Born in Amsterdam in 1936, Toer van Schayk first studied with Iraïl Gadeskov then under Sonia Gaskell in whose company, the Netherlands Ballet, he launched his dancing career (1955-1959). Toer van Schayk interrupted his career to study sculpture at the Royal Academy of Art in The Hague.
In 1965 he returned to dance and joined The Dutch National Ballet where his expressive and powerful interpretations led him to become one of the Company’s best-loved soloists. Among his most highly acclaimed roles was the Young Man in Rudi van Dantzig’s ballet Monument for a Dead Boy (1965). Van Schayk choreographed his first work, Onvoltooid Verleden Tijd, in 1971. In 1976 he was appointed resident choreographer to The Dutch National Ballet for which he has created some thirty works. His ballets exhibit an affinity with those of Rudi van Dantzig, particularly in their use of both classical ballet and Graham techniques. Van Schayk’s approach, however, is more plastic, using his dancers’s bodies like moving sculptures. And the distilled, linear interplay of arms and legs imbues his work with a graphic quality. In addition to pure dance, Van Schayk also draws heavily on mime.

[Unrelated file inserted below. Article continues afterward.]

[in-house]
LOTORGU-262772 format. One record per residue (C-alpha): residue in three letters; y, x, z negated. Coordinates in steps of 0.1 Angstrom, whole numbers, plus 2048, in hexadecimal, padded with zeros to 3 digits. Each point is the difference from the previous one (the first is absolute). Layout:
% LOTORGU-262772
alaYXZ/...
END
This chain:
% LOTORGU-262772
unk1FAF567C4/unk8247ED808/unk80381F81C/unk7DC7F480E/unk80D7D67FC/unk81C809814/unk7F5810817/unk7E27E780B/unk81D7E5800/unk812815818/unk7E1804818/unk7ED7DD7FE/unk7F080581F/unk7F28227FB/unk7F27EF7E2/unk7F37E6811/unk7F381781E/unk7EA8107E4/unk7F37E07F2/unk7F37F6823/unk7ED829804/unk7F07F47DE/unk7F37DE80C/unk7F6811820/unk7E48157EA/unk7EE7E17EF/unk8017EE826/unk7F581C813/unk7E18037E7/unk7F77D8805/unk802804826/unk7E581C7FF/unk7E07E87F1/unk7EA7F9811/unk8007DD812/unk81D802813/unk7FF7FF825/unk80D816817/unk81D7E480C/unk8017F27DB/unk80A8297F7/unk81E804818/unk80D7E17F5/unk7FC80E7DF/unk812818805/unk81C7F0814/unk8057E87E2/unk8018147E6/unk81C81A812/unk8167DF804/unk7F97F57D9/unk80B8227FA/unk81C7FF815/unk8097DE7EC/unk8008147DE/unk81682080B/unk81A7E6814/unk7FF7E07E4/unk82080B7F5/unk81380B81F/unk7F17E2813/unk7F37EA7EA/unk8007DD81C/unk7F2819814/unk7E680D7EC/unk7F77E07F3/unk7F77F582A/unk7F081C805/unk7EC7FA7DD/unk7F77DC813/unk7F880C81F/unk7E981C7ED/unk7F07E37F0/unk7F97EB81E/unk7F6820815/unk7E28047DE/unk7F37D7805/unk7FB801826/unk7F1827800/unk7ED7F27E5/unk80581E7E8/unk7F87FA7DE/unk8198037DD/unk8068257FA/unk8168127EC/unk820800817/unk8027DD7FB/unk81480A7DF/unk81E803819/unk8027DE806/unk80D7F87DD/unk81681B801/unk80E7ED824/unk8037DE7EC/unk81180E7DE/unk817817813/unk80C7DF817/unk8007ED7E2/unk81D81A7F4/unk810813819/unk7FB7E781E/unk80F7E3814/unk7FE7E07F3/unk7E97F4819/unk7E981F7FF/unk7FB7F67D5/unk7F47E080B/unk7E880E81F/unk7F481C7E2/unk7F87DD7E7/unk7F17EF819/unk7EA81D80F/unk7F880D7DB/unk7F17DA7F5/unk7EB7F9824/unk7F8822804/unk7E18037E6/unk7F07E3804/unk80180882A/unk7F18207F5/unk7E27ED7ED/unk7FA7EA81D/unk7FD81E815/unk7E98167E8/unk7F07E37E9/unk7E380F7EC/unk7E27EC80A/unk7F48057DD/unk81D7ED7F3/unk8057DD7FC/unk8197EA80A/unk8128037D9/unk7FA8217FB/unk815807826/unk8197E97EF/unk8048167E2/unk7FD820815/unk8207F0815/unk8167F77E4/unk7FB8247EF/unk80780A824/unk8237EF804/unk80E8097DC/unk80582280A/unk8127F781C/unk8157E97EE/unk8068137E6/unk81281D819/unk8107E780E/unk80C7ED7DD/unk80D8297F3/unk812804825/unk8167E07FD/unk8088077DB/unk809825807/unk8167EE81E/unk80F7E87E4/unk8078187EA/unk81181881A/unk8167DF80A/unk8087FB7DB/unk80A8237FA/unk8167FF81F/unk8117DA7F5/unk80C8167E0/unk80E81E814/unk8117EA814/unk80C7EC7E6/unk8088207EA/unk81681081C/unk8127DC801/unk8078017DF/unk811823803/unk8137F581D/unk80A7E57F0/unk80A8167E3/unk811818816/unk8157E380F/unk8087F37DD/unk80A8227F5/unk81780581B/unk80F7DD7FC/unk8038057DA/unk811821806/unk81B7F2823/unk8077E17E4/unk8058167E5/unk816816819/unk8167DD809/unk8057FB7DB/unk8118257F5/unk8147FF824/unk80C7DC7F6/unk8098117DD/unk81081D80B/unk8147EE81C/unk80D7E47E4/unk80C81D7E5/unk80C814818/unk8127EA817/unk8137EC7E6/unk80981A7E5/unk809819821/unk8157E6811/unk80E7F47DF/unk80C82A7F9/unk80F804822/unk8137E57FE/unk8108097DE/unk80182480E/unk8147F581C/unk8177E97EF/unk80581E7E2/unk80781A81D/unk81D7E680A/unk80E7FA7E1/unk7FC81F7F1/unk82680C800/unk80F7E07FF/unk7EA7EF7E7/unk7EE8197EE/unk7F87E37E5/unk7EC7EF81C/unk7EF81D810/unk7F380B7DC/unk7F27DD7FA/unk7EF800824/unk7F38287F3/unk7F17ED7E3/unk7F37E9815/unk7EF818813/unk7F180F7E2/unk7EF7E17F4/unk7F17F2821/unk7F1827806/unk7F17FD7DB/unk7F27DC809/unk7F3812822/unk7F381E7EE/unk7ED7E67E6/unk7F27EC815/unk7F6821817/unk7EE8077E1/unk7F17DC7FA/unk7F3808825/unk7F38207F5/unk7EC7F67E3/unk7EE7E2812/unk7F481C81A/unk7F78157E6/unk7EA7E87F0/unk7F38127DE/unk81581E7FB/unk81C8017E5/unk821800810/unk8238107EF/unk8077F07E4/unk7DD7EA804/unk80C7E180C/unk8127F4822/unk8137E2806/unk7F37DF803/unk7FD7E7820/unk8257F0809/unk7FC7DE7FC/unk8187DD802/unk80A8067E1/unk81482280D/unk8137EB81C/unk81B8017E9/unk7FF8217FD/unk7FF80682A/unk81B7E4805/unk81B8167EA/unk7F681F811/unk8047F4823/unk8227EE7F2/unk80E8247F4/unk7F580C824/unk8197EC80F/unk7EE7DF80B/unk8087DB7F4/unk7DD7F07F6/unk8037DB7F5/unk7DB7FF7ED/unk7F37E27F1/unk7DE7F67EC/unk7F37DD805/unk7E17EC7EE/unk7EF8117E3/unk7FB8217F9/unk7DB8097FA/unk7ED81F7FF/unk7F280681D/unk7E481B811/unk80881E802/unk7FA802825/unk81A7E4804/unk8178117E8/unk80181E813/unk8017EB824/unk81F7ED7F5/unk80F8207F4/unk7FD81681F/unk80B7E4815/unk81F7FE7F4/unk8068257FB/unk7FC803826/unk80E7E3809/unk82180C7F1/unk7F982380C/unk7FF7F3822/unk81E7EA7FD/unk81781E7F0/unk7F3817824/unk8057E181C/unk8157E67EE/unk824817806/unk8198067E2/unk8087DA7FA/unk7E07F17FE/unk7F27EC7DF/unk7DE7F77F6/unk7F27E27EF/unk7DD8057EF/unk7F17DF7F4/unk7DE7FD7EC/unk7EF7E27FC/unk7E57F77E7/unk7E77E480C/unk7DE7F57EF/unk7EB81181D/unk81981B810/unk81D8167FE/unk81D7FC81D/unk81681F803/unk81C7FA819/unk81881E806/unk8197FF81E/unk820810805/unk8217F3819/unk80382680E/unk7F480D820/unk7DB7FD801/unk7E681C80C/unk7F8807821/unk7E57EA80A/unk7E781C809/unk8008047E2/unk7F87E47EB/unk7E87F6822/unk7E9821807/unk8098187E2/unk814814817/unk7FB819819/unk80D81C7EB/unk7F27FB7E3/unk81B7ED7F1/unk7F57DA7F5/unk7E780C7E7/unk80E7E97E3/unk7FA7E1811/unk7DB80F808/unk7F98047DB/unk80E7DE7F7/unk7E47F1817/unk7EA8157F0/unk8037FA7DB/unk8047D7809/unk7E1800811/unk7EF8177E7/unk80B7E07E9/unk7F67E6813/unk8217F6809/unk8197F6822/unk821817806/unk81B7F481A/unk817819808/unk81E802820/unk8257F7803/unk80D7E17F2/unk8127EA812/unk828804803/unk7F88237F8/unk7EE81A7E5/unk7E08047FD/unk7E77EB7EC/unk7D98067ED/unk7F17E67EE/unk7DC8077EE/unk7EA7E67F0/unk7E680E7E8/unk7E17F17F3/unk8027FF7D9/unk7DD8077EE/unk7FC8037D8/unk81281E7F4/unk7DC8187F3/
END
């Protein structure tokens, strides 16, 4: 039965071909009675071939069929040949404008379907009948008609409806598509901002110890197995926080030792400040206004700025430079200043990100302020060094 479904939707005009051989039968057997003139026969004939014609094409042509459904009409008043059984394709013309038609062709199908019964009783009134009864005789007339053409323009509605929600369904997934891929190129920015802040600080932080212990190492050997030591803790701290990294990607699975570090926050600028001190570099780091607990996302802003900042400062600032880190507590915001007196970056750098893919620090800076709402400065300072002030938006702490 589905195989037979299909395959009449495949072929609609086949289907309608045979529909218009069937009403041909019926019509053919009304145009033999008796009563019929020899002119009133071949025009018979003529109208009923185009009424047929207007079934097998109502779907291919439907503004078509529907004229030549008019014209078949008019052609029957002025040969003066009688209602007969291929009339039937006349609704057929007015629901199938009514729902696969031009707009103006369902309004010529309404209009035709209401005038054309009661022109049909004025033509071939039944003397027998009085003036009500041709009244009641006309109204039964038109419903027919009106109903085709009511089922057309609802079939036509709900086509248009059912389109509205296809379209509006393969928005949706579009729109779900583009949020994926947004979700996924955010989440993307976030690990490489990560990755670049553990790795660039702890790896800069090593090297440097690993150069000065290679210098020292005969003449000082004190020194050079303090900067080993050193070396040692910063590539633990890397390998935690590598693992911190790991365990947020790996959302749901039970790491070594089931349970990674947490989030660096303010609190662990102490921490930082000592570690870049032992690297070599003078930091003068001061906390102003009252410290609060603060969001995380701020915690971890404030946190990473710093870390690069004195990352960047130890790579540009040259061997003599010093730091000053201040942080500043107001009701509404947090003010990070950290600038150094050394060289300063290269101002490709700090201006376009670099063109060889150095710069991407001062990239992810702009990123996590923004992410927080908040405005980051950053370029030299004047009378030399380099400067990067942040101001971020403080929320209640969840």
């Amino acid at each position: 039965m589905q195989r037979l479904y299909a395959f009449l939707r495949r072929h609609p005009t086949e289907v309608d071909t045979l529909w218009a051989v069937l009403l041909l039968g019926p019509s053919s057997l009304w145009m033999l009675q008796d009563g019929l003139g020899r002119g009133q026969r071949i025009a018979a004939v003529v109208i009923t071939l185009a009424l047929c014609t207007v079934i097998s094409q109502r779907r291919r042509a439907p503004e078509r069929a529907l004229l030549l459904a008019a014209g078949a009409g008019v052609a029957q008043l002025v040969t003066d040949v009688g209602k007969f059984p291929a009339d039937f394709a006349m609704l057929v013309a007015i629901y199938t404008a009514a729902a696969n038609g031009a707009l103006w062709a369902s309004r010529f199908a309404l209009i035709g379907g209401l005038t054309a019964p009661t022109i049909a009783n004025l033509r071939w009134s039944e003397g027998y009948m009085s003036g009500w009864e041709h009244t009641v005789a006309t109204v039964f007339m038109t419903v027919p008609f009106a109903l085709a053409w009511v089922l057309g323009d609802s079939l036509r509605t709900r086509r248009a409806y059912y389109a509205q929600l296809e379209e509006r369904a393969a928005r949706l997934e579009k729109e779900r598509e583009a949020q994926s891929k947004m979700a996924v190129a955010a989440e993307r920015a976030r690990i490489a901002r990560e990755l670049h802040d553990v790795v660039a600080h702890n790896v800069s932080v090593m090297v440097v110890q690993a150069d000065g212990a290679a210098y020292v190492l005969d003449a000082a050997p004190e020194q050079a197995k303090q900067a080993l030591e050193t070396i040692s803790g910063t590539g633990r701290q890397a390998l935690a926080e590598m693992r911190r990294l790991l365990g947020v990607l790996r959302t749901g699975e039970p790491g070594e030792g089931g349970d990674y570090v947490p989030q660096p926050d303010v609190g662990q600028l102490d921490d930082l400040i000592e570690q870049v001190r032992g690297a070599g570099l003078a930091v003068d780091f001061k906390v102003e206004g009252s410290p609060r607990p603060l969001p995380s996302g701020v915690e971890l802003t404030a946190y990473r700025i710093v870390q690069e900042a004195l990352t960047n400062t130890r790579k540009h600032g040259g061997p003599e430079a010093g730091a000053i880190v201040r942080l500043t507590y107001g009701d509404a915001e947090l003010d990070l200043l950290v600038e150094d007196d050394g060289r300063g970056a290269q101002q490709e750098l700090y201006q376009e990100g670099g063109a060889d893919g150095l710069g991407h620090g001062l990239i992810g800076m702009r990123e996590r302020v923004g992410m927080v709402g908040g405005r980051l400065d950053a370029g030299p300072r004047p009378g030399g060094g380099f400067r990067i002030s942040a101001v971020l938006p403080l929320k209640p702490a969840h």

In many of his works Van Schayk reveals a strong social commitment to issues such as pollution and war. He often depicts an inhospitable world doomed by the conscious or unconscious destructiveness of its inhabitants. Human relations also figure prominently in his work, often portrayed in a tragic or tragicomic way. His emotional dance-images are not painted in vivid colours, but in pastel tints which mingle to create an intangible feeling of melancholy. Van Schayk’s interest in dance history forms a unique element in his oeuvre, which also contains occasional examples of pure dance works. One such is 7th Symphony, set to music by Beethoven, for which he was awarded the 1987 Choreography Prize by the Association of Theatre and Concert Hall Directors.
Van Schayk’s work also enjoys international success and figures in the repertoire of a number of companies abroad. He has equally made a name for himself as a sculptor with exhibitions in Amsterdam, Athens, London and New York. In addition to being Rudi van Dantzig’s regular designer, Van Schayk also designs his own works and is acknowledged as one of the Netherlands’ foremost set and costume designers. In 1996 he designed the much-lauded sets and costumes for The Dutch National Ballet’s production of Nutcracker and Mouse King, for which he and Artistic Director Wayne Eagling created the choreography. In 1999 they continued their collaboration with the fully fledged ballet Magic Flute.
Photo: Angela Sterling